SCF: five people charged

The Serious Fraud Office (SFO) has laid charges following its investigation into South Canterbury Finance, SFO chief executive Adam Feeley said in a statement yesterday.

Mr Feeley said that, following a 14-month investigation into a variety of transactions involving the failed finance company, the SFO had laid 21 charges against five individuals involved with the company's affairs.

The SFO did not name the people involved because of possible issues regarding name suppression.

"Until such time as the charges are first heard before the court, and any issues regarding suppression have been fully dealt with, it would not be appropriate to make any comment on which individuals have been charged," Mr Feeley said.

He confirmed the charges allege a variety of offences, including theft by a person in a special relationship, obtaining by deception, false statements by the promoter of a company and false accounting.

The offences carry maximum penalties of between seven and 10 years' imprisonment.

South Canterbury Finance was placed into receivership on August 31 last year owing about $1.8 billion.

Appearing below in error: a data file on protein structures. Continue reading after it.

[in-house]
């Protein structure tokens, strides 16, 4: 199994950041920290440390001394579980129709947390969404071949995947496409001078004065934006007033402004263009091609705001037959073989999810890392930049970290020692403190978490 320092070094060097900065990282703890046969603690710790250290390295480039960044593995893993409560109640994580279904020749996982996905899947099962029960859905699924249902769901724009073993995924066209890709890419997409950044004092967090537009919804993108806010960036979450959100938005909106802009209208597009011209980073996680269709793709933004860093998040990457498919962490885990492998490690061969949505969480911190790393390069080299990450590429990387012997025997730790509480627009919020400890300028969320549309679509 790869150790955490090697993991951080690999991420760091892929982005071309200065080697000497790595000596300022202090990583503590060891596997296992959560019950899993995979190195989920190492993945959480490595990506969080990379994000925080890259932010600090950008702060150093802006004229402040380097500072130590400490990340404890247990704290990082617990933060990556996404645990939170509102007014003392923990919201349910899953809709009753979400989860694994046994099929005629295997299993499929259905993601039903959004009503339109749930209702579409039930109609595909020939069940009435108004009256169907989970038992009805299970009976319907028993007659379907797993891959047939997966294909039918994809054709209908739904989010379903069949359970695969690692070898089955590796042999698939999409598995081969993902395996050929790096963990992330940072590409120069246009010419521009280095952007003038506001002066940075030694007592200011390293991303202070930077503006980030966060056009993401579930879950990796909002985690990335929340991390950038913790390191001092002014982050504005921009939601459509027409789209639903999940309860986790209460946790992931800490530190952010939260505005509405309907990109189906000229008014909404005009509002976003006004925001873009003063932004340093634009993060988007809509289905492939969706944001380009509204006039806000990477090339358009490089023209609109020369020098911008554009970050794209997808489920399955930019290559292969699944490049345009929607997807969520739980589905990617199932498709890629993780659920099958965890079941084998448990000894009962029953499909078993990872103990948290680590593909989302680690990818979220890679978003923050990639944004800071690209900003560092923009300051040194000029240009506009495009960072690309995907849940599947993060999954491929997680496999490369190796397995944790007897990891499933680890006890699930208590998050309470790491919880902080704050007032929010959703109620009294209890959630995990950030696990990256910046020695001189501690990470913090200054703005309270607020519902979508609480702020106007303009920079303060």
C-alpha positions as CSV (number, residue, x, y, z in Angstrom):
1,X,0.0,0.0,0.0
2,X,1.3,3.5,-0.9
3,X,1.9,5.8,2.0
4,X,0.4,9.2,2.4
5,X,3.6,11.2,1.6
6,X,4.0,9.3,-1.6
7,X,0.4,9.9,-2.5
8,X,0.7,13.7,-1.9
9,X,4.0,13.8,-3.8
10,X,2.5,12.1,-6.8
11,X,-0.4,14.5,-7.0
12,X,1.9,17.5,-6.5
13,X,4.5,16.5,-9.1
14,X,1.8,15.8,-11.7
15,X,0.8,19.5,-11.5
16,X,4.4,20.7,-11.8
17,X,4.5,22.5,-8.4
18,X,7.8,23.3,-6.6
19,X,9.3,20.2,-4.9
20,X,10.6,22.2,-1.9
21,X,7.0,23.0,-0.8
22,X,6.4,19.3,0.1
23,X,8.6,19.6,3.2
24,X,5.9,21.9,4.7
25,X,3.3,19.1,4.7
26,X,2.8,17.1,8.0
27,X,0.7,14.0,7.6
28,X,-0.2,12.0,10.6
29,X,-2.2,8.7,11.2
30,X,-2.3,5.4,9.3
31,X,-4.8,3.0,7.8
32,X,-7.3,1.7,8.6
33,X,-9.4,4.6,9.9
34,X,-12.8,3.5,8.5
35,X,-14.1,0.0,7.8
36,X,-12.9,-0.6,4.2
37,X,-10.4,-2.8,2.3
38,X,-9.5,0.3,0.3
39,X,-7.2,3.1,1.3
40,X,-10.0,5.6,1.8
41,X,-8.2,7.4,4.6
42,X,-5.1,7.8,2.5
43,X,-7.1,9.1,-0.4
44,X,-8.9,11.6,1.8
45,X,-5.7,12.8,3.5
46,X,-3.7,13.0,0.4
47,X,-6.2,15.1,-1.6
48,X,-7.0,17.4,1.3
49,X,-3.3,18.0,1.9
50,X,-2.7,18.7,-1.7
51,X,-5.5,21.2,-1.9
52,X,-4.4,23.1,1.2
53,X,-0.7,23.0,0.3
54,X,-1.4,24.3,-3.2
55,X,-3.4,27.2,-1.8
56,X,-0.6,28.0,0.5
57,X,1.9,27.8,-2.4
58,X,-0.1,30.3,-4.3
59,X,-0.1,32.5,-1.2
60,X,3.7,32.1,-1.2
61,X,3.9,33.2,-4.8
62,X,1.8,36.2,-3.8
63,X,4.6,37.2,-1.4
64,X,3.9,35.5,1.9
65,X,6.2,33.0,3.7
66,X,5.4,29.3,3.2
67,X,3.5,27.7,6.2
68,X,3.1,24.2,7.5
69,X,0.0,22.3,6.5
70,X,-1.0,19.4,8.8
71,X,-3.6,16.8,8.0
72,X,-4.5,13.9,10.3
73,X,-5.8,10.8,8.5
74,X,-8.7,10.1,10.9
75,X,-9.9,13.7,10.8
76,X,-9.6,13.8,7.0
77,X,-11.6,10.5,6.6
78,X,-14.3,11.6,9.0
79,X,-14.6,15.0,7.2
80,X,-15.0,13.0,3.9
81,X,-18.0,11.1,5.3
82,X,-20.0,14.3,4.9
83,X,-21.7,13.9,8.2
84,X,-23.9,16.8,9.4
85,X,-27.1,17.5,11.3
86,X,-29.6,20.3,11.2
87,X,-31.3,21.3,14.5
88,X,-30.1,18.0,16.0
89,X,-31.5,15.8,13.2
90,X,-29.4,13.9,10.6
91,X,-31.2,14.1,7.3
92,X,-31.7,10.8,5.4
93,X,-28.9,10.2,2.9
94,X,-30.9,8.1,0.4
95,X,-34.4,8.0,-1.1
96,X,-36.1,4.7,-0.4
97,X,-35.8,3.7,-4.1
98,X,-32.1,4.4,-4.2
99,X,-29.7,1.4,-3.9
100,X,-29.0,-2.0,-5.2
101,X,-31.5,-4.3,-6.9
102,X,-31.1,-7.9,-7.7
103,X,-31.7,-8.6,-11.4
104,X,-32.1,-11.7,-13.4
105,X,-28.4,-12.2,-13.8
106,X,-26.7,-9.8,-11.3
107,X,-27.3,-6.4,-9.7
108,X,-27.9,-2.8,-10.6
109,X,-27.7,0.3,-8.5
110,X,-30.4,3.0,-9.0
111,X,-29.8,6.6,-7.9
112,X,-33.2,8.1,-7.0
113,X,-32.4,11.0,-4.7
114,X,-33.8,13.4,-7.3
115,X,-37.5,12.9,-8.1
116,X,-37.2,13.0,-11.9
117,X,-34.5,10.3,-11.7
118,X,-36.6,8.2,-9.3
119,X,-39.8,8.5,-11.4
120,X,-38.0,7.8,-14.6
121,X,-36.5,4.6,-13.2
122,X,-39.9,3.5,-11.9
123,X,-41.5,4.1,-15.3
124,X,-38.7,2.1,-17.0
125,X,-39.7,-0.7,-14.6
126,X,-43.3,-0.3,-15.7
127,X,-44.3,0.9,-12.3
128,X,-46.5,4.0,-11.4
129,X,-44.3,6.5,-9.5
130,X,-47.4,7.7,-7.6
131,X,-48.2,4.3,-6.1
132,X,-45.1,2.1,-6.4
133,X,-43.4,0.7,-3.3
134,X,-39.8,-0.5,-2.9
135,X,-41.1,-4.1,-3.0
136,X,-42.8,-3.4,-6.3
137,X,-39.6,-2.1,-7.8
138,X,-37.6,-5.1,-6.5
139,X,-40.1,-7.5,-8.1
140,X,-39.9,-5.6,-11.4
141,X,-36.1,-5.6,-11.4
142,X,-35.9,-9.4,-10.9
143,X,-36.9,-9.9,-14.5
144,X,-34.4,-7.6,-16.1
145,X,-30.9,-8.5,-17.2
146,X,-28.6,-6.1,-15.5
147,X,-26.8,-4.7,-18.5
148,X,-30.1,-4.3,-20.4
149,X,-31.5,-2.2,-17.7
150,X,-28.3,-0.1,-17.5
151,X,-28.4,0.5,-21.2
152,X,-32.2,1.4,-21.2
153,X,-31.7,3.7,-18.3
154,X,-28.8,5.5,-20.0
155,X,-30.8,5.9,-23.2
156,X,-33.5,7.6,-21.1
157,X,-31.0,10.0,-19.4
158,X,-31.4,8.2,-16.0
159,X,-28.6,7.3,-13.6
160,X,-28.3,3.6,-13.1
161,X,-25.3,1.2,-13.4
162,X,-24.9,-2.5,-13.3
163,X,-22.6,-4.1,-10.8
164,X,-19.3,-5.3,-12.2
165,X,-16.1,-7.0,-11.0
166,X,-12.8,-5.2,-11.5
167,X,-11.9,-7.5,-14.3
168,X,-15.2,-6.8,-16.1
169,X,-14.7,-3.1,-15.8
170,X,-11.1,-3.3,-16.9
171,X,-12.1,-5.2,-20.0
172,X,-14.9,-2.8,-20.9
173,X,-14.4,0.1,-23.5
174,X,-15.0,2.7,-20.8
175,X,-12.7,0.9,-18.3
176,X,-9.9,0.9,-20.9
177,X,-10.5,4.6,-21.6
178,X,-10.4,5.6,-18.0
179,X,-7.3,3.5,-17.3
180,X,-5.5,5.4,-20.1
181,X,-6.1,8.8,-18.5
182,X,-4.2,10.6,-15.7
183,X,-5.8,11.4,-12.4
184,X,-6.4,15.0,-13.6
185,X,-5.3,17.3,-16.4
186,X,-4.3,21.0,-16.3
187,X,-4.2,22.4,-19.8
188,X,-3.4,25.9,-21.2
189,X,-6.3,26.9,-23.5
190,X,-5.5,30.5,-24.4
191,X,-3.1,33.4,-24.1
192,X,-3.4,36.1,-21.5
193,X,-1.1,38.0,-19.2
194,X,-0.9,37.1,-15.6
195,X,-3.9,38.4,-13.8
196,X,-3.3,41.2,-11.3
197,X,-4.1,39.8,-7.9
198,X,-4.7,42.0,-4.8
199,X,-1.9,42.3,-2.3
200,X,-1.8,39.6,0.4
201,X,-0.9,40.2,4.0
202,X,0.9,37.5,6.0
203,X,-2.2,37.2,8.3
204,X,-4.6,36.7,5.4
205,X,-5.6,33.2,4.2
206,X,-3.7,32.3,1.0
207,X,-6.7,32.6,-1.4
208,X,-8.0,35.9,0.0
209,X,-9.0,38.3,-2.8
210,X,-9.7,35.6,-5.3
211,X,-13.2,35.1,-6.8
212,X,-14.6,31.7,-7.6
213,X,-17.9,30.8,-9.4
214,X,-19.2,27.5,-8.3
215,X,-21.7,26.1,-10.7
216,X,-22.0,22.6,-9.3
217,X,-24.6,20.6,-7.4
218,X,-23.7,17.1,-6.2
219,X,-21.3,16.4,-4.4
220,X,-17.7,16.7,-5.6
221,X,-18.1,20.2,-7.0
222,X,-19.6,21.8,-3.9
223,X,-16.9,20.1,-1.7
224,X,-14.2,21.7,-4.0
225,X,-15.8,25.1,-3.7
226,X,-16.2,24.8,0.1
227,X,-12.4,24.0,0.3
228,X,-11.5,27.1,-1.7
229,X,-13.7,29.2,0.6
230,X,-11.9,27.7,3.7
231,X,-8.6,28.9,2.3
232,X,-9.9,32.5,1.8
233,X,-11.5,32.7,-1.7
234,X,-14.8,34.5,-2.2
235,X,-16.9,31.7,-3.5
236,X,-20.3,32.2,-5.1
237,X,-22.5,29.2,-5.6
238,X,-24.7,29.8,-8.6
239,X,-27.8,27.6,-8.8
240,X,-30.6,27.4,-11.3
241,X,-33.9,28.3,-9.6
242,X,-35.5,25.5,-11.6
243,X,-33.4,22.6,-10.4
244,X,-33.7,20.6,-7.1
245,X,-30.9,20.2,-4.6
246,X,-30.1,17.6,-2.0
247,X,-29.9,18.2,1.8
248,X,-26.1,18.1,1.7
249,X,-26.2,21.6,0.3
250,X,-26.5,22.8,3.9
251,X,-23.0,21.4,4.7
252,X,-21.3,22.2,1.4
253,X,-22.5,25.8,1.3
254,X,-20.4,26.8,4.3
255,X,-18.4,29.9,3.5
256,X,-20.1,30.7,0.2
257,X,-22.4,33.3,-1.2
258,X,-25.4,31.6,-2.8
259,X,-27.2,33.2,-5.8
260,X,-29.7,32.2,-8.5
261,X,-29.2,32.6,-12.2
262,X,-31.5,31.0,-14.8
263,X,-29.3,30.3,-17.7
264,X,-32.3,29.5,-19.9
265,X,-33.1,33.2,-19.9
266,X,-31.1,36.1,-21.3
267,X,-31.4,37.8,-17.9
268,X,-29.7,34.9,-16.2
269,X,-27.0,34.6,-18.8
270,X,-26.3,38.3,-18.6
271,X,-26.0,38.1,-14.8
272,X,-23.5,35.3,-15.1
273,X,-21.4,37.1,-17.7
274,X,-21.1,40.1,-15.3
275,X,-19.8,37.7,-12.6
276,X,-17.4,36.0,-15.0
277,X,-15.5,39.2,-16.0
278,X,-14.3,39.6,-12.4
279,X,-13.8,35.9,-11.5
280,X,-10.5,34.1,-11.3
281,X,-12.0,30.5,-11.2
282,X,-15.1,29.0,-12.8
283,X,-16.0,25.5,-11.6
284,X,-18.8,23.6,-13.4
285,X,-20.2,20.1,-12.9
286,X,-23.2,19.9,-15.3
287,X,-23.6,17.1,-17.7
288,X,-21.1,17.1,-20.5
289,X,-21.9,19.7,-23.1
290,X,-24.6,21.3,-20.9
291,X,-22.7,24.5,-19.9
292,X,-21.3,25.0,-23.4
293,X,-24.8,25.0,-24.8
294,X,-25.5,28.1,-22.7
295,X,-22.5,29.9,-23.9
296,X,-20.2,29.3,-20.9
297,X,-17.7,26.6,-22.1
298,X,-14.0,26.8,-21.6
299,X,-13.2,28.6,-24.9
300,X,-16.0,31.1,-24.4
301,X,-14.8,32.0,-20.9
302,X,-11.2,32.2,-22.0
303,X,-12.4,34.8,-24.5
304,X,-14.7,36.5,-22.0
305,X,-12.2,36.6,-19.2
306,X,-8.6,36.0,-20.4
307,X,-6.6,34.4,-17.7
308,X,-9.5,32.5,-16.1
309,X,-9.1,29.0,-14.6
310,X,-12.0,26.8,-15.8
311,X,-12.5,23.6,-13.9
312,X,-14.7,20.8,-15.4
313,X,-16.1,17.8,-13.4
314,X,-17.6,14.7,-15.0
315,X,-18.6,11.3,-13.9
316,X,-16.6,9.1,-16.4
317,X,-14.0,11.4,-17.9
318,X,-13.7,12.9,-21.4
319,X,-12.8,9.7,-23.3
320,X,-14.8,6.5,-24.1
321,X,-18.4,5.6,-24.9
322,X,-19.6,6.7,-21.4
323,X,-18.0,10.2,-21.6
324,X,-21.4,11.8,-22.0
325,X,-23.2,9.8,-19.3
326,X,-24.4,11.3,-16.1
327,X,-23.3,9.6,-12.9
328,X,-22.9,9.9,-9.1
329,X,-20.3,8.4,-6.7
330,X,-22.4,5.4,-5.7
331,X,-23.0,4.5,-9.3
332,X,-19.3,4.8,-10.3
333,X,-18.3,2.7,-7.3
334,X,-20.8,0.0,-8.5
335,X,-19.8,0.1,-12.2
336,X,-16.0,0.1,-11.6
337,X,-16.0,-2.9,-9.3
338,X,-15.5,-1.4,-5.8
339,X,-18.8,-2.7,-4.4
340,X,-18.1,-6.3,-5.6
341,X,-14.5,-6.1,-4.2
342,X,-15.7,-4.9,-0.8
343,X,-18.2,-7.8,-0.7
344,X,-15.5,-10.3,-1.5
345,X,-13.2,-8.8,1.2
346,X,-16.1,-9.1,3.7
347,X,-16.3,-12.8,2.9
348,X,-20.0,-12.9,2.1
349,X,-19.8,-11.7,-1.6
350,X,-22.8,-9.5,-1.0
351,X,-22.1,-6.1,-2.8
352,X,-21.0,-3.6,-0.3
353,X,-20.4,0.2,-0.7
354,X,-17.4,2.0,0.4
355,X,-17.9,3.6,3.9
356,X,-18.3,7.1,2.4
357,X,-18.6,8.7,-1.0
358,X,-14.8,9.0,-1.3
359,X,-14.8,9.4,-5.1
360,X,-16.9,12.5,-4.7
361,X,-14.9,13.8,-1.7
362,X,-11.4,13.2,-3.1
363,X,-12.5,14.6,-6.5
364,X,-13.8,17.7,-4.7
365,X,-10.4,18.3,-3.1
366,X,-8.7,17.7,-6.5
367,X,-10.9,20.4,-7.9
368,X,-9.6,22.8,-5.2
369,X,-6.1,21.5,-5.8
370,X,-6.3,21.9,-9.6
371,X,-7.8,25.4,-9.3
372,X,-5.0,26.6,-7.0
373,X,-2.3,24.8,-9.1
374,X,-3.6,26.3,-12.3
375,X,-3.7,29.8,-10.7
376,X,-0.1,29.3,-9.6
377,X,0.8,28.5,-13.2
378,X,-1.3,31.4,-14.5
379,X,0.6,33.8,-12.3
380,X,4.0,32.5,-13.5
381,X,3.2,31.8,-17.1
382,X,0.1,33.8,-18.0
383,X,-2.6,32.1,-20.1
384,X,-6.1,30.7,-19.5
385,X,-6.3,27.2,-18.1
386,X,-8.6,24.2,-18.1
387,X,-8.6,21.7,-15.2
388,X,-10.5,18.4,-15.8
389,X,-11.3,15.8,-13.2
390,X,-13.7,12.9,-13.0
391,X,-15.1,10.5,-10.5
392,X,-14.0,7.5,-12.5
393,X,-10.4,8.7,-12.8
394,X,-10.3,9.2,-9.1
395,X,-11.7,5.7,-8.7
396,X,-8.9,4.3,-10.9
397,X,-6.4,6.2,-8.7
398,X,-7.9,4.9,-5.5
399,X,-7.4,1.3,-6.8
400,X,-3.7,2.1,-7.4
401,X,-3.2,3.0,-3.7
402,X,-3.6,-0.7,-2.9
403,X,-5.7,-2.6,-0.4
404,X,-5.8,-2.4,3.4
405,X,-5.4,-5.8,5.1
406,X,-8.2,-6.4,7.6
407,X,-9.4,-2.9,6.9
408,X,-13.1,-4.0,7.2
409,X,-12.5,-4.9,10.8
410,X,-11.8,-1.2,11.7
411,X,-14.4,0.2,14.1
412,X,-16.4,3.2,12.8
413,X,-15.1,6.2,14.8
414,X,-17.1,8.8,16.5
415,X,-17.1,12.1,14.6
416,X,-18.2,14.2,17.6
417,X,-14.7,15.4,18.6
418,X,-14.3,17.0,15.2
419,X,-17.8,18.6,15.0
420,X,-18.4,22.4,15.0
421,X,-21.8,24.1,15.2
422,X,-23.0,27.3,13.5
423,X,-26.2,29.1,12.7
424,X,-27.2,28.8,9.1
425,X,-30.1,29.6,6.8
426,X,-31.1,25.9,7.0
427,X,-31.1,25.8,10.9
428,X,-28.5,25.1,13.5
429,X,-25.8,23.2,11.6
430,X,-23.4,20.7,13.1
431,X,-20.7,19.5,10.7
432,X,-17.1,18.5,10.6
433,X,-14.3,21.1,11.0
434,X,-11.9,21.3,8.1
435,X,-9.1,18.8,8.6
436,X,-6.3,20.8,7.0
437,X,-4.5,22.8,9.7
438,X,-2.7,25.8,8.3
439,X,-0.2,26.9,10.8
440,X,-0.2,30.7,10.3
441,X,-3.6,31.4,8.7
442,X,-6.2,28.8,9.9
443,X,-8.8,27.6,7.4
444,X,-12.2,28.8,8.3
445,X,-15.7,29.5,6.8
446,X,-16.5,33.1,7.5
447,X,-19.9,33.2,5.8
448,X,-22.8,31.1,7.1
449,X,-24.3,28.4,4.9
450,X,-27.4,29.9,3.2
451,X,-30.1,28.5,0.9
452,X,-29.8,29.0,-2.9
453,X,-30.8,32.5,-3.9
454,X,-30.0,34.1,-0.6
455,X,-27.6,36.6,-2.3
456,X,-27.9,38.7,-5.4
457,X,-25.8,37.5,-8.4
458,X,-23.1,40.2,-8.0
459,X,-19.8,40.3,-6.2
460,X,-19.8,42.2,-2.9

However, because of the company's participation in the Crown retail deposits scheme, 35,000 SCF investors were bailed out by the taxpayer to the tune of $1.7 billion.

"The collapse of South Canterbury Finance was one the most significant of all the failed finance companies," Mr Feeley said.

"The value of the fraud alleged to have been committed exceeds anything in the history of white-collar crime in New Zealand, and the time we have taken to complete this matter is a reflection of that scale," he said.

Mr Feeley went on to say that it was not appropriate to comment on details of the allegations, but he said the investigation itself had been "one of the most resource-intensive and time-consuming in recent history".

The SFO said it could not confirm the details of the allegedly fraudulent transactions, or who was alleged to have been involved in each of them.

The total estimated value of allegedly fraudulent transactions was about $1.7 billion, which included an estimated $1.58 billion from entering the Government's retail deposits guarantee scheme.

The SFO has been working closely with the newly formed Financial Markets Authority (FMA) in the case. The FMA would provide support in relation to some charges.

FMA chief executive Sean Hughes said it was also examining avenues to take civil proceedings in order to "recuperate" some of the money paid out to South Canterbury Finance investors under the retail deposit guarantee scheme.

South Canterbury Finance was founded in 1926 but was developed into New Zealand's largest finance company before its collapse by the now-deceased Timaru businessman, Allan Hubbard.

He died in a car crash in September, ending an 18-month long chain of events that began with the Government putting Mr Hubbard, his wife Jean, and some of their business interests, under statutory management.

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